Making Invisible Dignity Visible

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A group of artists in Winnipeg, Manitoba, is taking a close look at human dignity through their art.

The artists, including Gerald Folkerts, a member of Covenant Christian Reformed Church, came together to present The Invisible Dignity Project (www.invisibledignity.org).

It is, as Folkerts explained, “a series of events highlighting through art, music, and dialogue the oppressed dignity of people who are made invisible in our communities.”

Dignity is not invisible because it’s missing in some folks, Folkerts said, but because we are too often blind to the inherent dignity that resides in each one of us.

 “It was wonderful to see how the project was supported by a variety of church communities, individuals, local businesses, schools [public and Christian]—indeed, it seemed as if God were smiling down on our project and opening doors left, right, and center,” Folkerts said.

Art included works by five local artists and events included presenters such as Cal Seerveld, who spoke about “Turning Human Dignity Upside Down”; singer/songwriter Steve Bell; and 11-year-old Hannah Taylor, founder of The Ladybug Foundation, which helps fight homelessness.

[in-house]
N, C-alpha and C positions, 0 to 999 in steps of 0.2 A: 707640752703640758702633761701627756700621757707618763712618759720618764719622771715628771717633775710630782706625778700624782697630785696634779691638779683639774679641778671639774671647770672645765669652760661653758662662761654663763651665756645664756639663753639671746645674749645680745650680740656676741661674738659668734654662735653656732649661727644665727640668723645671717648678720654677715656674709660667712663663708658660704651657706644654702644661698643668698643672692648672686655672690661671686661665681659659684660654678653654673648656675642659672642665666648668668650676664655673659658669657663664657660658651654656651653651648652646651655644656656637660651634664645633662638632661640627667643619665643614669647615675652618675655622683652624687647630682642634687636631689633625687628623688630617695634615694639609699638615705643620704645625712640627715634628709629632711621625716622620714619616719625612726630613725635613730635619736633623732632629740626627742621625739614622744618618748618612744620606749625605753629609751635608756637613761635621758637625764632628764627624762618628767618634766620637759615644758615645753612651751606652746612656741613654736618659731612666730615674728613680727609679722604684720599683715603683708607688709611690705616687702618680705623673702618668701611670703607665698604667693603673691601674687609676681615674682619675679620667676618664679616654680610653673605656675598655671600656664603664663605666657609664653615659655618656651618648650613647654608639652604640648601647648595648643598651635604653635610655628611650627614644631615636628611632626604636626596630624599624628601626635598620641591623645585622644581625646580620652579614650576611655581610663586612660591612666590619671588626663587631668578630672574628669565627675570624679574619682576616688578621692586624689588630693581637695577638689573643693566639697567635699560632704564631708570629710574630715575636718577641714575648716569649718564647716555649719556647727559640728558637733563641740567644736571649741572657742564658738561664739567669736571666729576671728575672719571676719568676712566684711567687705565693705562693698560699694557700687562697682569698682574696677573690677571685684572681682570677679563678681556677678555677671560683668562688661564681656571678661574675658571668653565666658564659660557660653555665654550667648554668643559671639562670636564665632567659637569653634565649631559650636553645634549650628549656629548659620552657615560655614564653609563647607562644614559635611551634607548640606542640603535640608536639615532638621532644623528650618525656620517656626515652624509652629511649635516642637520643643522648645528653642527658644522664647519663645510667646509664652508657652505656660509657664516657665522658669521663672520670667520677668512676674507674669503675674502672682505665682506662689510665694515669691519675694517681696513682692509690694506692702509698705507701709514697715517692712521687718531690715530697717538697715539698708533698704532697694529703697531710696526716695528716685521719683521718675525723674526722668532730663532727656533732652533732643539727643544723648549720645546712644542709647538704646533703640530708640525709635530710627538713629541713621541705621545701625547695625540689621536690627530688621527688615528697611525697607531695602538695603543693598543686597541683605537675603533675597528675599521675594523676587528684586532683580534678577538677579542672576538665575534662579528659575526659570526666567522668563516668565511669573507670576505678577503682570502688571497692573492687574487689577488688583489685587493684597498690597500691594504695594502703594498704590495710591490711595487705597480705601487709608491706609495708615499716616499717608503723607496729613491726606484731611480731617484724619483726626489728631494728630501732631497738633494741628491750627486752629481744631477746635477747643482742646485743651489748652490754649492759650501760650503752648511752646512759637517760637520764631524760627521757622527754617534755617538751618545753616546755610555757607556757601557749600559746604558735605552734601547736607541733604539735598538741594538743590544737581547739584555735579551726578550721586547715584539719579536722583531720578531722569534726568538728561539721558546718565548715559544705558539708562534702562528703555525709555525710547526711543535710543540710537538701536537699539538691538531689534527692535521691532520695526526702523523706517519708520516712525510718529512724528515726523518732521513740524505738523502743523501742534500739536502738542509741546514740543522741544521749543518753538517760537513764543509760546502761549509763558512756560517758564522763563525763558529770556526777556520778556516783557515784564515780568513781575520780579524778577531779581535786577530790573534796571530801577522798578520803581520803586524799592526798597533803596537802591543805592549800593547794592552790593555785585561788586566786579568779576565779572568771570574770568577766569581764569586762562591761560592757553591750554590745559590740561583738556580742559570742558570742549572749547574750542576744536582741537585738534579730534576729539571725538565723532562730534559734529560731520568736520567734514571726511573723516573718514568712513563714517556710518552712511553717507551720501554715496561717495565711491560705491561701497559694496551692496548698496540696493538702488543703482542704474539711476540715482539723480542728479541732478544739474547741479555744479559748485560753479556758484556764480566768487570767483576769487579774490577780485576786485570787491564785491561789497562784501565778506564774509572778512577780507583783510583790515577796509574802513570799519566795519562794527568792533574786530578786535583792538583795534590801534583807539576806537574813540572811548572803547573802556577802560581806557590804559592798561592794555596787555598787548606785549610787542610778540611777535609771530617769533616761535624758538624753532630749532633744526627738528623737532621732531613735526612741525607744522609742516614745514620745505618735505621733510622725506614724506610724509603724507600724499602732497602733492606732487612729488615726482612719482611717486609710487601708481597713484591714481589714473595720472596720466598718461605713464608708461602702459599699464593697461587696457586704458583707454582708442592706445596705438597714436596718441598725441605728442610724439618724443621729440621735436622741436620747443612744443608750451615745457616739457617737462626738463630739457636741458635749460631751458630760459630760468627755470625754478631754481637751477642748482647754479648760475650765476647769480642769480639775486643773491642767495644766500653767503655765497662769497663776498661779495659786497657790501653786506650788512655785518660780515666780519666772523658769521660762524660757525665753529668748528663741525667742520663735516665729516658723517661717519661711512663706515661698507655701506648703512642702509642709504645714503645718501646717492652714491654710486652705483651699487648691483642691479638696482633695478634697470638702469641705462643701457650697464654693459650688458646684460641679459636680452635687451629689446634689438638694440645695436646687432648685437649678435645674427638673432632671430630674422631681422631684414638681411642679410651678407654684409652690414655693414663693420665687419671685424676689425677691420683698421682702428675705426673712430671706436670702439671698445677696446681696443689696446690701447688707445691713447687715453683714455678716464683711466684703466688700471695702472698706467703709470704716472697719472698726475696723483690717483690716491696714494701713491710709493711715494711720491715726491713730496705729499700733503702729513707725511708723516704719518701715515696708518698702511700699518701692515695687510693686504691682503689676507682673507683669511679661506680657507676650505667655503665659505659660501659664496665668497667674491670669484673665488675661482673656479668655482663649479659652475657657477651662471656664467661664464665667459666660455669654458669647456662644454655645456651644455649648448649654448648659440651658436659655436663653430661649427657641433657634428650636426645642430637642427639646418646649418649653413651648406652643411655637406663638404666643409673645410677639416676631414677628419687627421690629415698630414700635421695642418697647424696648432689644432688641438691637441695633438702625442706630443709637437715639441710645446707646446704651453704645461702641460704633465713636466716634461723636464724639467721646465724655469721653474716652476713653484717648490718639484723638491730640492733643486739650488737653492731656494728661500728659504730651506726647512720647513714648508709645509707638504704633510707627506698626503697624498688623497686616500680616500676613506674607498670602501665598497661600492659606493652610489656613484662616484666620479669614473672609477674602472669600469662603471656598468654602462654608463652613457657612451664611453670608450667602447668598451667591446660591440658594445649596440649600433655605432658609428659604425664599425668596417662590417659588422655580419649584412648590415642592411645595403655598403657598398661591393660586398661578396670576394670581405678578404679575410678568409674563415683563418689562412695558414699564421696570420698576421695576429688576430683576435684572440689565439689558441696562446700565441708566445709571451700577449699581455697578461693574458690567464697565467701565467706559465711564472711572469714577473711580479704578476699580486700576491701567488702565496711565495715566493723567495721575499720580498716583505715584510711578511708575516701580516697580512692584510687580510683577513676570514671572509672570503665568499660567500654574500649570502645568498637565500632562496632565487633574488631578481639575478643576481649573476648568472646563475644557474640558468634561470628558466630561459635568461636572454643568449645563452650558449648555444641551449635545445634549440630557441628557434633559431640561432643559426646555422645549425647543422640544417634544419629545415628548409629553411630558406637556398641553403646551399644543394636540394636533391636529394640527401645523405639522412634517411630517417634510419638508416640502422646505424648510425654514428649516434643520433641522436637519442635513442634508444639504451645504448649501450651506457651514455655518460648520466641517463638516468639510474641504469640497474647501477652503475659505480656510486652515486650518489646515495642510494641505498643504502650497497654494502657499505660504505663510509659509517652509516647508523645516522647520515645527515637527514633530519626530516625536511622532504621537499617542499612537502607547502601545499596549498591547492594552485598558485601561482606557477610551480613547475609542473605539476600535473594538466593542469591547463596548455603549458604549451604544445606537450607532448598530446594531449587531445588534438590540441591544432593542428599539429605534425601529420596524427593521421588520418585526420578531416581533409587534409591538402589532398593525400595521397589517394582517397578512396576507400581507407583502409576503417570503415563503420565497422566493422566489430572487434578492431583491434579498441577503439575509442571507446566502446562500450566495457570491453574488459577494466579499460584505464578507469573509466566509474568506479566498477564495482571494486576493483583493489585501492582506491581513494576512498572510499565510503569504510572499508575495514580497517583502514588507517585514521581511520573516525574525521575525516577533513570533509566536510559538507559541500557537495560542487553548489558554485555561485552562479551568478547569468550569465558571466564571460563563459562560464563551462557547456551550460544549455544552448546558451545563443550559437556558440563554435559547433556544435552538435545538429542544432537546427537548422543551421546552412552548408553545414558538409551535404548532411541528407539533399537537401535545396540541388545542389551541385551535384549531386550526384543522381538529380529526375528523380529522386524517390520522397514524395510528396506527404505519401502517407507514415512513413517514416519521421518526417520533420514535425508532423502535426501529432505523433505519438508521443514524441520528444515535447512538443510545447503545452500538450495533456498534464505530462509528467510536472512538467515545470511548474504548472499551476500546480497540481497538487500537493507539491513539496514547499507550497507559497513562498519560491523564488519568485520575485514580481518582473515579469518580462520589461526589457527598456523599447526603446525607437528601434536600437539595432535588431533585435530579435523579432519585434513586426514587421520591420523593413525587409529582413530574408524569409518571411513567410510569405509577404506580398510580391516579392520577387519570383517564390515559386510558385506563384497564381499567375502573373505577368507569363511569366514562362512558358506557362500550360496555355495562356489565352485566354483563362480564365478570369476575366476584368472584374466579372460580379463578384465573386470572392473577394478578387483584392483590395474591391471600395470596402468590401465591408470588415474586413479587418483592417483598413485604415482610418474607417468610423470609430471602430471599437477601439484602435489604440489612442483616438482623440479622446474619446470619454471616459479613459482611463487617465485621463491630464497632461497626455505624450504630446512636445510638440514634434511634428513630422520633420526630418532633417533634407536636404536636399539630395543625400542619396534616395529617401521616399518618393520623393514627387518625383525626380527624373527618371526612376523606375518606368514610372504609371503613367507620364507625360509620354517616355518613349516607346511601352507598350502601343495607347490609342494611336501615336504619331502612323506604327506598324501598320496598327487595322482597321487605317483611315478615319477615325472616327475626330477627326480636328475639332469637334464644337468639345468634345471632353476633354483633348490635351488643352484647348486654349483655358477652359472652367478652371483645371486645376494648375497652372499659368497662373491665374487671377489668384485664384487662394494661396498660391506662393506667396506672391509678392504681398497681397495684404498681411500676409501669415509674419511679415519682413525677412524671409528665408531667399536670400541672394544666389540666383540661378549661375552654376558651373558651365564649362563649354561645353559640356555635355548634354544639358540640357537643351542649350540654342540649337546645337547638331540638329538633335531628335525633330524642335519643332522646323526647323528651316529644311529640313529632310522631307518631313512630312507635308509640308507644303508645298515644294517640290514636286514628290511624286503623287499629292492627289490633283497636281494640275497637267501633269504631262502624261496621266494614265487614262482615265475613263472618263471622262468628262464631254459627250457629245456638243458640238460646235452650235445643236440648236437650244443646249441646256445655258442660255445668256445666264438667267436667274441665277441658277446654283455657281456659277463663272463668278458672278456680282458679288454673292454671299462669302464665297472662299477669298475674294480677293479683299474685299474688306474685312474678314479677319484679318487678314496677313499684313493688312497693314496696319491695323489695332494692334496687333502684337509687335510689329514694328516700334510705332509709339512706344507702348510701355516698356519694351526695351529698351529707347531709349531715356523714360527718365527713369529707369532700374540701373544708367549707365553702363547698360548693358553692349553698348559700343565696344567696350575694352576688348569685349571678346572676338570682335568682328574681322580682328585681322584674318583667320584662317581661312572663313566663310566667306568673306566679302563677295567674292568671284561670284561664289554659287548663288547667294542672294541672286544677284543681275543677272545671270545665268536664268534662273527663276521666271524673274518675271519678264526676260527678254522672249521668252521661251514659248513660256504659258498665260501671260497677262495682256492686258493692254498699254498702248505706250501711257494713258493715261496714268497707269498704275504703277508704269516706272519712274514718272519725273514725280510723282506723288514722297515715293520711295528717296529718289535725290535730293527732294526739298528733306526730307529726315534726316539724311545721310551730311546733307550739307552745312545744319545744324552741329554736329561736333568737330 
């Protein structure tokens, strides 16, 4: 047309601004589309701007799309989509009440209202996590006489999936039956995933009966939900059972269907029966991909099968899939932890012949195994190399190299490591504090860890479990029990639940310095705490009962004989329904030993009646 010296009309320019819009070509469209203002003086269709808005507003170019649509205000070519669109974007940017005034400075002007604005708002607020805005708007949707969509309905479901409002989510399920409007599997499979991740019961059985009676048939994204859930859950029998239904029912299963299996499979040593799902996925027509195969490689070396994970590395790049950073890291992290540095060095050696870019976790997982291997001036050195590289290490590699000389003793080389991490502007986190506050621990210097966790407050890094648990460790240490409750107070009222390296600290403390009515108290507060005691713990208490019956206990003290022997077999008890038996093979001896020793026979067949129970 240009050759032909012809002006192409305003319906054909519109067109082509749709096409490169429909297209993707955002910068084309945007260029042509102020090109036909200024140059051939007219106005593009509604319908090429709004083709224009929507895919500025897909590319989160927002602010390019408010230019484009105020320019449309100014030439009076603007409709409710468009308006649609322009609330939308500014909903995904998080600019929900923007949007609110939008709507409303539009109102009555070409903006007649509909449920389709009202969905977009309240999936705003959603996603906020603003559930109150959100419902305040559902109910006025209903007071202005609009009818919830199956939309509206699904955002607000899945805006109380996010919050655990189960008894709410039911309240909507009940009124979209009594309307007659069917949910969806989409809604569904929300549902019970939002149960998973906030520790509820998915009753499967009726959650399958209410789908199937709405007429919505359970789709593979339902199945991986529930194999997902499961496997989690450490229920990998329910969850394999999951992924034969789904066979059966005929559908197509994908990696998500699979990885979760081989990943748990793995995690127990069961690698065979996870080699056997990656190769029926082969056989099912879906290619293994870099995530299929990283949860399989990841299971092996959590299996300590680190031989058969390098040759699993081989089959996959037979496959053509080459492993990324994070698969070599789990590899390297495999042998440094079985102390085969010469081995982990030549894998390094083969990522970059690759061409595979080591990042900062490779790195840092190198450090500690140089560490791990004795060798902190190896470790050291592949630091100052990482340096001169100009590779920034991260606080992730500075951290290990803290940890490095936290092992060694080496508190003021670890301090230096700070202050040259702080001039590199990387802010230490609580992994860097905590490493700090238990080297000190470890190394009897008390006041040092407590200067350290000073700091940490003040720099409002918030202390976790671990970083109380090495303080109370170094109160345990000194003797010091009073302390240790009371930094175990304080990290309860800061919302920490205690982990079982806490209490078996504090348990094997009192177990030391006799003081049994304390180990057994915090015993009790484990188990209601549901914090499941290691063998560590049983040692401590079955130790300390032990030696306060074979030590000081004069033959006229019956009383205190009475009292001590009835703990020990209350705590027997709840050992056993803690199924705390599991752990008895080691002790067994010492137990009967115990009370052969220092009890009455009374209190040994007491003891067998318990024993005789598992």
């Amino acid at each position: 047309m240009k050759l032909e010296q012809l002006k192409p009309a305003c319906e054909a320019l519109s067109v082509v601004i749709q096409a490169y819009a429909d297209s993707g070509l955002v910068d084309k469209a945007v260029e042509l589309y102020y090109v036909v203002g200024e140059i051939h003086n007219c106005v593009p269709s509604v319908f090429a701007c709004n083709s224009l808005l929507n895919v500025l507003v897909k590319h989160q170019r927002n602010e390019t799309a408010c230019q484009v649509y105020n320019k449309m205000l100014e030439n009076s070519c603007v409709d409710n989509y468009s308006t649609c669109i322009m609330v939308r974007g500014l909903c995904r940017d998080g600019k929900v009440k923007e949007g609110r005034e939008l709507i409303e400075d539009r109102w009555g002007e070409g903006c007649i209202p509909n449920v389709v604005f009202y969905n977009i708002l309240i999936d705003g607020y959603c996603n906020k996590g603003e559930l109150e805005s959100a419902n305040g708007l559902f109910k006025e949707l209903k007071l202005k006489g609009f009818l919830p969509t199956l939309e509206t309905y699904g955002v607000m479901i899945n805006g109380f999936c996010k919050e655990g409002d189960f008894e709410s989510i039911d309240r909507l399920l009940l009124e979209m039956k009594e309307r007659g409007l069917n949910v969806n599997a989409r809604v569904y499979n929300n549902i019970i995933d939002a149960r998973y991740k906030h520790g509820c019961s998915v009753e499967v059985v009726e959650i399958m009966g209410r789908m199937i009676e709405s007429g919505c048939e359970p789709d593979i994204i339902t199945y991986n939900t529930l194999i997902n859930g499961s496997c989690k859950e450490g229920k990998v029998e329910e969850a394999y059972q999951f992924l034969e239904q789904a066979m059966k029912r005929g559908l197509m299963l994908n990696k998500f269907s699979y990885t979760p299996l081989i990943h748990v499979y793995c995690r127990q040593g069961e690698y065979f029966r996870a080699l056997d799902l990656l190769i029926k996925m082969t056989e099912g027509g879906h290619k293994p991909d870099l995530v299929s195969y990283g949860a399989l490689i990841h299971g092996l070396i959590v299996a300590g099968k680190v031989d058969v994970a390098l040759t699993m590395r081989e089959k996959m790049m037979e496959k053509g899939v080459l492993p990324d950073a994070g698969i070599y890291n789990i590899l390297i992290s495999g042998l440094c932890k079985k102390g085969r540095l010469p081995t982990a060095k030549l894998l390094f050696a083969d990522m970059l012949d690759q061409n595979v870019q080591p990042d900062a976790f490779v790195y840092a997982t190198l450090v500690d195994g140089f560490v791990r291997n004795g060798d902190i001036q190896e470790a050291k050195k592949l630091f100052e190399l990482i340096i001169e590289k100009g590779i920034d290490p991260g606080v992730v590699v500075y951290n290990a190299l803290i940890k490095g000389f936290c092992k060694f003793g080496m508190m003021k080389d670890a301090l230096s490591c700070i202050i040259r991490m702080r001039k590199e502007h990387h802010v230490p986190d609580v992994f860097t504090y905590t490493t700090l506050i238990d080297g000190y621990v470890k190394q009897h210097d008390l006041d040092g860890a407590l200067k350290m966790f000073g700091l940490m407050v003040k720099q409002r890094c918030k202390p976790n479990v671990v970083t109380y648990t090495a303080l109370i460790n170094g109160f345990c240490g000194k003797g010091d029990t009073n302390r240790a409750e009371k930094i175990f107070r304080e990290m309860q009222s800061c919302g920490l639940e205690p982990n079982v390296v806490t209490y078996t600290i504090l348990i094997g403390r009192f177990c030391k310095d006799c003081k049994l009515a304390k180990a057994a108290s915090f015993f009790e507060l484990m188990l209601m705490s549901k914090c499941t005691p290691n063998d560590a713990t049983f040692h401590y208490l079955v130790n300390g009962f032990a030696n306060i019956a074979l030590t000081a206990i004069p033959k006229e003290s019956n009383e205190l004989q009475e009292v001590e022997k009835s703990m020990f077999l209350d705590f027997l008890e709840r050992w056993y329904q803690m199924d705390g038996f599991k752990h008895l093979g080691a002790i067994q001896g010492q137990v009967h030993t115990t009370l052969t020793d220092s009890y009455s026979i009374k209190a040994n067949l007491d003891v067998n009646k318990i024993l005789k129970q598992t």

The artists’ events—including the art exhibit called “Unveiling the Mystery”—drew hundreds of people from Sept. 22 to 29, 2007, and the artists will continue holding events into February 2008.

“My hope for the Invisible Dignity Project is to inspire positive and hopeful goals that encompass all the diversity of culture and race, poverty and difference. Artists can help us envision, believe, and work for more holistic and inclusive communities,” said Folkerts.

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